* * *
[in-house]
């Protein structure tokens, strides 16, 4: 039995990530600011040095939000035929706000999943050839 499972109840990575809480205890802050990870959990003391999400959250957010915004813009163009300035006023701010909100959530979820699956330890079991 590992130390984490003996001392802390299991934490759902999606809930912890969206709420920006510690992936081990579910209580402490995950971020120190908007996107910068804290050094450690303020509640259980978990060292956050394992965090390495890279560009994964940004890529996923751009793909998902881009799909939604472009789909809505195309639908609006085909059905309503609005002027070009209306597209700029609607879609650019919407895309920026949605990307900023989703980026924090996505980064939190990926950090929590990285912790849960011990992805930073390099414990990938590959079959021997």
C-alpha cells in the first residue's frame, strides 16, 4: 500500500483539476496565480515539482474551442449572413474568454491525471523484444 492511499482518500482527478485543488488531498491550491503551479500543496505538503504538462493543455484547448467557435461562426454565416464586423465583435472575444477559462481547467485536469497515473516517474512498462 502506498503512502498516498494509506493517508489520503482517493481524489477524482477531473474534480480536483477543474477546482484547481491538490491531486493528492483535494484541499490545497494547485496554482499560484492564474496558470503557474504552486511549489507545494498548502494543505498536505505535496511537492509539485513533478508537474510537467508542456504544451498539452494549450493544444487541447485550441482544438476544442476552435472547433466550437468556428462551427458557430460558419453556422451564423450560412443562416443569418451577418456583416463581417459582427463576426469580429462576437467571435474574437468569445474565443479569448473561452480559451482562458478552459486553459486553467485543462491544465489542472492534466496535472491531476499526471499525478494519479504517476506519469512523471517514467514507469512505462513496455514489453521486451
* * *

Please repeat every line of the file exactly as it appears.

[in-house]
């Protein structure tokens, strides 16, 4: 039995990530600011040095939000035929706000999943050839 499972109840990575809480205890802050990870959990003391999400959250957010915004813009163009300035006023701010909100959530979820699956330890079991 590992130390984490003996001392802390299991934490759902999606809930912890969206709420920006510690992936081990579910209580402490995950971020120190908007996107910068804290050094450690303020509640259980978990060292956050394992965090390495890279560009994964940004890529996923751009793909998902881009799909939604472009789909809505195309639908609006085909059905309503609005002027070009209306597209700029609607879609650019919407895309920026949605990307900023989703980026924090996505980064939190990926950090929590990285912790849960011990992805930073390099414990990938590959079959021997």
C-alpha cells in the first residue's frame, strides 16, 4: 500500500483539476496565480515539482474551442449572413474568454491525471523484444 492511499482518500482527478485543488488531498491550491503551479500543496505538503504538462493543455484547448467557435461562426454565416464586423465583435472575444477559462481547467485536469497515473516517474512498462 502506498503512502498516498494509506493517508489520503482517493481524489477524482477531473474534480480536483477543474477546482484547481491538490491531486493528492483535494484541499490545497494547485496554482499560484492564474496558470503557474504552486511549489507545494498548502494543505498536505505535496511537492509539485513533478508537474510537467508542456504544451498539452494549450493544444487541447485550441482544438476544442476552435472547433466550437468556428462551427458557430460558419453556422451564423450560412443562416443569418451577418456583416463581417459582427463576426469580429462576437467571435474574437468569445474565443479569448473561452480559451482562458478552459486553459486553467485543462491544465489542472492534466496535472491531476499526471499525478494519479504517476506519469512523471517514467514507469512505462513496455514489453521486451